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Interactions between humans and dogs: Neurobiological factors relevant for the treatment of exhaustion-related disorders.
University of Skövde, School of Bioscience.
2015 (English)Independent thesis Basic level (degree of Bachelor), 10 credits / 15 HE creditsStudent thesis
Abstract [en]

Increasing evidence illustrates an involvement of stress in a large variety of physical and mental illness. Together with the evolutionary development of the social behavior in humans, the traditional interpretations of the attachment theory and the social support theory underscores the importance of affection, belonging and appreciation for human well-being. Not only can an imbalanced stress system be the cause of severe pathological consequences, insufficient social contact can also hamper recovery. Frequent usage of animals in various settings steadily illustrates both physiological and psychological benefits on both the young and the old, the healthy and the ill. Through the study of neurobiological factors, with oxytocin as a central mediator of social behavior and its  impact in turn on the stress- and cortisol system, this paper examines the possibility of animals to function as social support. The potential of animals to reduce the suffering in patients with stress related psychiatric disorders, such as the highly frequent exhaustion disorder, human-animal interactions might offer a non-invasive complementary tool to current treatment methods.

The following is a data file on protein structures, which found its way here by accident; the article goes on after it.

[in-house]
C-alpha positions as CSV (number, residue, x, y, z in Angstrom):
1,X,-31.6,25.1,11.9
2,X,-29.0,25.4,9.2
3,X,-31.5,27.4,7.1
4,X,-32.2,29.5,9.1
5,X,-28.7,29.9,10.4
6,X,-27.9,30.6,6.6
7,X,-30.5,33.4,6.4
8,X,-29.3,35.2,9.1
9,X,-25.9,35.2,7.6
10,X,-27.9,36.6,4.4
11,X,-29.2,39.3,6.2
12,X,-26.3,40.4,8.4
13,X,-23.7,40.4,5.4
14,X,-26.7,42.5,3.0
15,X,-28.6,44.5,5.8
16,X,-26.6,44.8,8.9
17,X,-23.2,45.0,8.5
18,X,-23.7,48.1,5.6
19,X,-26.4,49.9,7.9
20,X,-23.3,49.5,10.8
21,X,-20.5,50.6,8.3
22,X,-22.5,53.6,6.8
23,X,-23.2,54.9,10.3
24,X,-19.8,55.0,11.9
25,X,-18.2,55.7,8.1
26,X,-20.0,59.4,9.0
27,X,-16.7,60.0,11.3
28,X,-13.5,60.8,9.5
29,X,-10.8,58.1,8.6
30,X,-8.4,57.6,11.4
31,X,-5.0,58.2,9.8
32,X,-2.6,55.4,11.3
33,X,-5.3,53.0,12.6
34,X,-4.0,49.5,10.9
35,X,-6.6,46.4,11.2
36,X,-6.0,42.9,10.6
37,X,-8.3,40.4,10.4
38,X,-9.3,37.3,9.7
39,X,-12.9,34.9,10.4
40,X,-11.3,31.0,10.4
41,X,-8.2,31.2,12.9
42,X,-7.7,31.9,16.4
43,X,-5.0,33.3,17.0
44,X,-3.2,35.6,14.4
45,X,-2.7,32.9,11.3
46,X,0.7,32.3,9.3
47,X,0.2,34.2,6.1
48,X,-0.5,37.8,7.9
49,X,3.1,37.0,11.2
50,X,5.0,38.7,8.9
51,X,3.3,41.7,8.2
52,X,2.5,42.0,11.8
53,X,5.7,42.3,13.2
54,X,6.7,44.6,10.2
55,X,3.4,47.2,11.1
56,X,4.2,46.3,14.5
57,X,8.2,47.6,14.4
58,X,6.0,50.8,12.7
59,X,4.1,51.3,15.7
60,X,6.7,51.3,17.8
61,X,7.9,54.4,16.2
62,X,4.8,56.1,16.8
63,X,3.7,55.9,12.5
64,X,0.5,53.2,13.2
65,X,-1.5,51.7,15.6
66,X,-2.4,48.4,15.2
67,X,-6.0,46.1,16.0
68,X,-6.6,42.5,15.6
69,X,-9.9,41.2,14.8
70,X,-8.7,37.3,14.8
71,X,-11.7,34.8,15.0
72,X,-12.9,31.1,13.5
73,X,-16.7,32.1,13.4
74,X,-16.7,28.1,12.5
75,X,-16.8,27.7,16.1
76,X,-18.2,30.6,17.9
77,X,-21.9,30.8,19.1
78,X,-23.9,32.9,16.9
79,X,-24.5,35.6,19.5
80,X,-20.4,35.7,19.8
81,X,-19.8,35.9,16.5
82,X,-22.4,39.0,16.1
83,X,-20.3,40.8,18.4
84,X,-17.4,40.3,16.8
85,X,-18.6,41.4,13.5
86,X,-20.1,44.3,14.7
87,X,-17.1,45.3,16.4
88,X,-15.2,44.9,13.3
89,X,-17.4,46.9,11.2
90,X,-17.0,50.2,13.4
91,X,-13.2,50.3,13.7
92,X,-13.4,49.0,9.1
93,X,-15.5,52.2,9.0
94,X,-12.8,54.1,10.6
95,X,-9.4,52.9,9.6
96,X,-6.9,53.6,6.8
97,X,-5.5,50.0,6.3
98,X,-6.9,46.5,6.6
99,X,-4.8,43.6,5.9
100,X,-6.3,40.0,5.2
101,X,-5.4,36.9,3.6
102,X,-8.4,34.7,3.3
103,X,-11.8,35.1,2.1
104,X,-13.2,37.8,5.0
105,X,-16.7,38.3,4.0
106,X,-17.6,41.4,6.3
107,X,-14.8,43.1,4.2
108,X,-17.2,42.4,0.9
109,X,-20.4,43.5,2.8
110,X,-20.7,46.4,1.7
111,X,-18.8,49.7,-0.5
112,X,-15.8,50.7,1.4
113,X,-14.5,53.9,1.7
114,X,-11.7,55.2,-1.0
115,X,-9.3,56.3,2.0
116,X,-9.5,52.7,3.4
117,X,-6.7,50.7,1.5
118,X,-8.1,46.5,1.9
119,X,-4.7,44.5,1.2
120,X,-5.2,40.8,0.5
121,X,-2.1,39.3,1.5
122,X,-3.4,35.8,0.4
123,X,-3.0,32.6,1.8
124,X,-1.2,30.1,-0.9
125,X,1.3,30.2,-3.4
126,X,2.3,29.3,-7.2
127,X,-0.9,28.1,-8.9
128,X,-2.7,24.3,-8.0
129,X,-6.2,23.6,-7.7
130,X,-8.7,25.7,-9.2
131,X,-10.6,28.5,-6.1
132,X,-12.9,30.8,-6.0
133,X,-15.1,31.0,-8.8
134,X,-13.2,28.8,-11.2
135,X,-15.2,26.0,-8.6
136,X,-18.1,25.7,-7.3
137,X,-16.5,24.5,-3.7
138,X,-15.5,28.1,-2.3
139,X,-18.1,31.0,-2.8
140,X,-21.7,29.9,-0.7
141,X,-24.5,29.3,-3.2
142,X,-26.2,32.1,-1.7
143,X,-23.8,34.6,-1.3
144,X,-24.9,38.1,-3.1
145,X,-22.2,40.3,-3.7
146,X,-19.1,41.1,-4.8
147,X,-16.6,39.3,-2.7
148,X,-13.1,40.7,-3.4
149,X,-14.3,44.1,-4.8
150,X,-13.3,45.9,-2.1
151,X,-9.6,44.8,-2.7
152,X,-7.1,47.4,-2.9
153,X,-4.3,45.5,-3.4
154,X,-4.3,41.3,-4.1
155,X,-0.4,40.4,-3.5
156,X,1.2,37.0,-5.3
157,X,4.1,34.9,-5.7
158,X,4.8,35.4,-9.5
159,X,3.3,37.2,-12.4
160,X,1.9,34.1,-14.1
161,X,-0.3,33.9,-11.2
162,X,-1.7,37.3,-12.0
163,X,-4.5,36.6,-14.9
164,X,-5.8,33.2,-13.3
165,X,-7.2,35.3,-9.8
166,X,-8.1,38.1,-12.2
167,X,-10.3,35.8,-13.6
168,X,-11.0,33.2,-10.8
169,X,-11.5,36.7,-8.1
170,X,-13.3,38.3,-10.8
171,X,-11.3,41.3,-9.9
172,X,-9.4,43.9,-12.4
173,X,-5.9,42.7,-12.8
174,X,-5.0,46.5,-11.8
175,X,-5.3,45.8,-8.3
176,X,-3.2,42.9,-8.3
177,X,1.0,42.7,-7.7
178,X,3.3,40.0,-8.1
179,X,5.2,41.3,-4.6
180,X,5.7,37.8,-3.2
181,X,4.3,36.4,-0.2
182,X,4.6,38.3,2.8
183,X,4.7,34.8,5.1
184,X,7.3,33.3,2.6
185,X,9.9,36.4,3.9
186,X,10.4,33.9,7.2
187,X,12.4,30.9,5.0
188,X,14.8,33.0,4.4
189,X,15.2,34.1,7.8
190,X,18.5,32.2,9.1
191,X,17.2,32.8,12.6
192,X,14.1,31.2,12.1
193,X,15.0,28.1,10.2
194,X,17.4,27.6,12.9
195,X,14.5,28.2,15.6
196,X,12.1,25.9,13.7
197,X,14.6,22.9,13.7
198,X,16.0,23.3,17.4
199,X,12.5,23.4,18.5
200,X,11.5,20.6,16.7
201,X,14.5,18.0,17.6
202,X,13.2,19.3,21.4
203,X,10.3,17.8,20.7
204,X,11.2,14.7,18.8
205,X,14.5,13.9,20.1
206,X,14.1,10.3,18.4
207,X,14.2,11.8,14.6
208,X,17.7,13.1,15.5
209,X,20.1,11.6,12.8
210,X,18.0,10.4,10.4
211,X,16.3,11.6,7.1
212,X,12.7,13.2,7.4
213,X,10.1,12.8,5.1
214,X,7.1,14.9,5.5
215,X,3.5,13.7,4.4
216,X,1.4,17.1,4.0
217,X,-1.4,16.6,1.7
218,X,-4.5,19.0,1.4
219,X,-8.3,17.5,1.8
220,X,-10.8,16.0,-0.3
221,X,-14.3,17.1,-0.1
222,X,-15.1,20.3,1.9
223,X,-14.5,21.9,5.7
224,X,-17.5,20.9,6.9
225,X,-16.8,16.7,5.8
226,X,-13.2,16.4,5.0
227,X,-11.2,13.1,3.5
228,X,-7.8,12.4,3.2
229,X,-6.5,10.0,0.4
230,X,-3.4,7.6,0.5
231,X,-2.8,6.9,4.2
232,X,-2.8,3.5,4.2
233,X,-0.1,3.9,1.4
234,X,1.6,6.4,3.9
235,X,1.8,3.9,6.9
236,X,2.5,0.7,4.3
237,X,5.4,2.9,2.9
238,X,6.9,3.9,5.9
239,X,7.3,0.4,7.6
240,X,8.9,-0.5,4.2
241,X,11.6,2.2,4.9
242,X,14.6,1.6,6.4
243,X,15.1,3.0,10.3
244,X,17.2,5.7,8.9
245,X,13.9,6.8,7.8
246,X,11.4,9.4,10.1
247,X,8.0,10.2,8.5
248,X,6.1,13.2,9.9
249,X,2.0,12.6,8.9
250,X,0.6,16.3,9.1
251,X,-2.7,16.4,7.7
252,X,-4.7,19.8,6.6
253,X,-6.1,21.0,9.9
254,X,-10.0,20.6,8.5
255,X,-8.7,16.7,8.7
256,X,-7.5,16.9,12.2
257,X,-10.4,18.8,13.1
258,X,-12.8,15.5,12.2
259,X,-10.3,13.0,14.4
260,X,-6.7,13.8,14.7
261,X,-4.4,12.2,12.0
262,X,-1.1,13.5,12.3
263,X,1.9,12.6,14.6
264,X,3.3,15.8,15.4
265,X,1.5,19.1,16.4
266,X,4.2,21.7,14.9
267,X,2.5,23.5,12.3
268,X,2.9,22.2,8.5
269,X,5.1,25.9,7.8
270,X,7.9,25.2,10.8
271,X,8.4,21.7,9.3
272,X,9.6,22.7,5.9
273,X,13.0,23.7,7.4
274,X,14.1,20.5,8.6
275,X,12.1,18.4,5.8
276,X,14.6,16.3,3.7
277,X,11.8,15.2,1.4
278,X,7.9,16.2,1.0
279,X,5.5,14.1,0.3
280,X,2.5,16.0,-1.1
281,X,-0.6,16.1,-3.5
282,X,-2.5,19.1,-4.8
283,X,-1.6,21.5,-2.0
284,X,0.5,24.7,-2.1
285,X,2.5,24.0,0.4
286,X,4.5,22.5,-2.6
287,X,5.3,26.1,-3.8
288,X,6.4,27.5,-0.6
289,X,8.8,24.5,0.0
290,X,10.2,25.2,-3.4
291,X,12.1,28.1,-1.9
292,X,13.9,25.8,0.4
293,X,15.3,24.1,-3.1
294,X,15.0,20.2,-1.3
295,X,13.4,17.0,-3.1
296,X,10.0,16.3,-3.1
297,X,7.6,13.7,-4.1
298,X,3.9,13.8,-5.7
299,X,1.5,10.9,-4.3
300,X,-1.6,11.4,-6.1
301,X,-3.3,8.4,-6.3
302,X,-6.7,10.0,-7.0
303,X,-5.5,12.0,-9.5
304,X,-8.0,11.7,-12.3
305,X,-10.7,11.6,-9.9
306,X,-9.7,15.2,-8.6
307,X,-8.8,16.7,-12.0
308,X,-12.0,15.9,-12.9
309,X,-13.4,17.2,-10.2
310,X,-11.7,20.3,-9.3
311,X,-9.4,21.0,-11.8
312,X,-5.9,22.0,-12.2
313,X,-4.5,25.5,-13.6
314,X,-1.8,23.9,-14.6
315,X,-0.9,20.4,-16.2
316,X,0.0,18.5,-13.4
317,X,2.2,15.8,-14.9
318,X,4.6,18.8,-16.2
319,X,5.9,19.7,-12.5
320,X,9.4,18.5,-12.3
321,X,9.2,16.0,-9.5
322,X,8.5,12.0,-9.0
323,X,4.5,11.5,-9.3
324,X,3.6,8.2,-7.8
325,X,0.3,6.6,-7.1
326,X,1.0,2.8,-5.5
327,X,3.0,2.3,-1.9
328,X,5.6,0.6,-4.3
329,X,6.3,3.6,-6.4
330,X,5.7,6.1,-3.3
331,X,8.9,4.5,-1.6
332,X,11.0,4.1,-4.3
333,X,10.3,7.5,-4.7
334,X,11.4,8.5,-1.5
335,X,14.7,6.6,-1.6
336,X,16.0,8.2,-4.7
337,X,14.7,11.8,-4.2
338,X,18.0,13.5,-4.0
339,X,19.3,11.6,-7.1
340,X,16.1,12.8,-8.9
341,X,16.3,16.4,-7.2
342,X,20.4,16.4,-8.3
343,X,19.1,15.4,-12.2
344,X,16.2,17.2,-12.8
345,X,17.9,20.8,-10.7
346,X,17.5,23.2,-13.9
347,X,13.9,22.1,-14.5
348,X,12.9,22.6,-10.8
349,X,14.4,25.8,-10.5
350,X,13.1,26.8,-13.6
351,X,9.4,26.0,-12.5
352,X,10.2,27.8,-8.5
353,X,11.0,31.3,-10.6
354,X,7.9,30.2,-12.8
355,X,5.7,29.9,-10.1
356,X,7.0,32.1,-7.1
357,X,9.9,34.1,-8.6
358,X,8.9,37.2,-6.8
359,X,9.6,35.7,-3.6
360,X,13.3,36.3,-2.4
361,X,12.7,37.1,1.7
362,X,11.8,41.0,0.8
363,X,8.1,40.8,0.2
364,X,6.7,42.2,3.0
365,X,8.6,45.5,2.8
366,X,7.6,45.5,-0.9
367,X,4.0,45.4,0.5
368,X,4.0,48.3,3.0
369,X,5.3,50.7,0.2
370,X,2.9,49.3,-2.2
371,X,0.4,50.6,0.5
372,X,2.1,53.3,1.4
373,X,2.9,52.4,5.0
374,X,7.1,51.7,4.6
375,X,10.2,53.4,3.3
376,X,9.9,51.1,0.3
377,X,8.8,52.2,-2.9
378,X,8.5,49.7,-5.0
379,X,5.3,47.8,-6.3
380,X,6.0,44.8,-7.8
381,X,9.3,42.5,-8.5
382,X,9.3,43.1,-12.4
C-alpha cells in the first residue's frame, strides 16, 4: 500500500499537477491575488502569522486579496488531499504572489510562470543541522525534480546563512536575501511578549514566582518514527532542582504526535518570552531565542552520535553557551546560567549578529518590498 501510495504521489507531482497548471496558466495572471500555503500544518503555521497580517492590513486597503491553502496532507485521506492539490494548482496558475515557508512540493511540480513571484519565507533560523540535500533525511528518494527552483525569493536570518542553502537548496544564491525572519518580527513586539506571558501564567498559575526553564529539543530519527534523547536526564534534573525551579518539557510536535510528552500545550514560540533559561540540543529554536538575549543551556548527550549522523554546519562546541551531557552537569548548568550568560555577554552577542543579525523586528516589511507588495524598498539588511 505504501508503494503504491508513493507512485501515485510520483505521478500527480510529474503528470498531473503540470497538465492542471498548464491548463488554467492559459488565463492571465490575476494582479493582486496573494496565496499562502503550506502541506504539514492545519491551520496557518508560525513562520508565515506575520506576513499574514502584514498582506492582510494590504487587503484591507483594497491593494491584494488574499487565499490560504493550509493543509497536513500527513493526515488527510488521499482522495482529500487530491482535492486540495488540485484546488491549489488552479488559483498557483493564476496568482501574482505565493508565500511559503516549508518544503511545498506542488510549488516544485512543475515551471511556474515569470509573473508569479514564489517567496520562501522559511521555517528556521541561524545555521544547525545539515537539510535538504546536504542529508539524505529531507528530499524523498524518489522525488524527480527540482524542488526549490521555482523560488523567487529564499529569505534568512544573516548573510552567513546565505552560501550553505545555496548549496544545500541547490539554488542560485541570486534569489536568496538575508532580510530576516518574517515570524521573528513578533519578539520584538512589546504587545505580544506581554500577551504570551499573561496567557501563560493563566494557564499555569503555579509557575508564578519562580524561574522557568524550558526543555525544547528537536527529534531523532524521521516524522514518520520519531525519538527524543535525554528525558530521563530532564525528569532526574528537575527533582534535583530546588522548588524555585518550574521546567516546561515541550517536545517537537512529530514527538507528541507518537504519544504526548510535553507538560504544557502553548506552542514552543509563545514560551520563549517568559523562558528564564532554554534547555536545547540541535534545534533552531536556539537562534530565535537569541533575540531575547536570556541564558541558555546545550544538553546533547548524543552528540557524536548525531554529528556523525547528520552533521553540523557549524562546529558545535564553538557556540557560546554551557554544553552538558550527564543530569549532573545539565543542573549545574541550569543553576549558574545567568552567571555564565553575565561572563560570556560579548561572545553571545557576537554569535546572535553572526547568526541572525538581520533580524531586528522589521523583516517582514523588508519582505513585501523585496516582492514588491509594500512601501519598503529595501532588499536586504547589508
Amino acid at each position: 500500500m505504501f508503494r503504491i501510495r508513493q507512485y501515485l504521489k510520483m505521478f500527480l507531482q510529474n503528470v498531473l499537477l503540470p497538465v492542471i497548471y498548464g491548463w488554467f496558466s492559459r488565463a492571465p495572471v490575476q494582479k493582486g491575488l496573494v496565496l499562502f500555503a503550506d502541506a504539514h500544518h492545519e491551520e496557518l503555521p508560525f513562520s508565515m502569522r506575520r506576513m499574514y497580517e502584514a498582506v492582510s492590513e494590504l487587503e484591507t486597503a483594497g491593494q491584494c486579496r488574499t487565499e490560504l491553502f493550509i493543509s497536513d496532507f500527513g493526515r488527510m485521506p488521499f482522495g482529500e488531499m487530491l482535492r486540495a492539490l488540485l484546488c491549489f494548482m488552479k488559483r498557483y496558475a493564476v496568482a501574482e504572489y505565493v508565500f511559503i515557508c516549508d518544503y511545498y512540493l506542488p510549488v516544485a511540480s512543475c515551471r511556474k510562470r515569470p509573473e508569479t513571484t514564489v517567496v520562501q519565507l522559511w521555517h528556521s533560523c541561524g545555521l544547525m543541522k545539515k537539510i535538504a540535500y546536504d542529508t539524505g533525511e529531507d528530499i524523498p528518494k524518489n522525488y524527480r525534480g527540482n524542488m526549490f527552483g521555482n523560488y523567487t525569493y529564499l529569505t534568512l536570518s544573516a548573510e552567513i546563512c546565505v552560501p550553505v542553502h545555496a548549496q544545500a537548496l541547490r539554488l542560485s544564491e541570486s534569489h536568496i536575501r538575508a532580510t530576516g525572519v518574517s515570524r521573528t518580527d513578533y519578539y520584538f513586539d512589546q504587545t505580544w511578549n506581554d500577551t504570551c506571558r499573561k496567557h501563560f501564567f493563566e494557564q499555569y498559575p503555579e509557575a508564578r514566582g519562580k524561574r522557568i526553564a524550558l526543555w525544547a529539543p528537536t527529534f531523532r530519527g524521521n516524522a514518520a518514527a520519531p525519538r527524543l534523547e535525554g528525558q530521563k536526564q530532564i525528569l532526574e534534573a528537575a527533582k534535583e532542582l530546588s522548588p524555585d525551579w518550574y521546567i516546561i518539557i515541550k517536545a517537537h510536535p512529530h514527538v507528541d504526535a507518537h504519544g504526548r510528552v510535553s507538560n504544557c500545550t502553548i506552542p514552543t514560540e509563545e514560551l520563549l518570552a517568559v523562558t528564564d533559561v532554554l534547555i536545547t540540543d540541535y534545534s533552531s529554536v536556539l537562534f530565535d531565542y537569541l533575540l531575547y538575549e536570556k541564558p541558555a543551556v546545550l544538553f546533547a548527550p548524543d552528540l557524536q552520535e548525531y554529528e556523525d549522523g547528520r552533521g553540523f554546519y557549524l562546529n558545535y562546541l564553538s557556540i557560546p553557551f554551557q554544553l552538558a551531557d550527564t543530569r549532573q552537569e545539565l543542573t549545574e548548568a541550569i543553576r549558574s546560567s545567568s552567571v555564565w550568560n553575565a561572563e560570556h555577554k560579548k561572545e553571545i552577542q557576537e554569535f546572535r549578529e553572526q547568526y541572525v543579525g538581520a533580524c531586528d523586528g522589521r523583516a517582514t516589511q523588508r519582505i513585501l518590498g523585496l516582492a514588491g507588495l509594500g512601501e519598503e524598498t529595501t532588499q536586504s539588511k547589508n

Place, publisher, year, edition, pages
2015. , 54 p.
Keyword [en]
Cortisol, Oxytocin, Human-Animal Interactions (HAI), Animal-Assisted Therapy (AAT), Attachment Theory, Social Support Theory, Stress
National Category
Other Natural Sciences
URN: urn:nbn:se:his:diva-11436OAI: diva2:849063
Subject / course
Cognitive Neuroscience
Educational program
Consciousness Studies - Philosophy and Neuropsychology
Available from: 2015-08-31 Created: 2015-08-27 Last updated: 2015-08-31Bibliographically approved

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Sinisalo, Johanna
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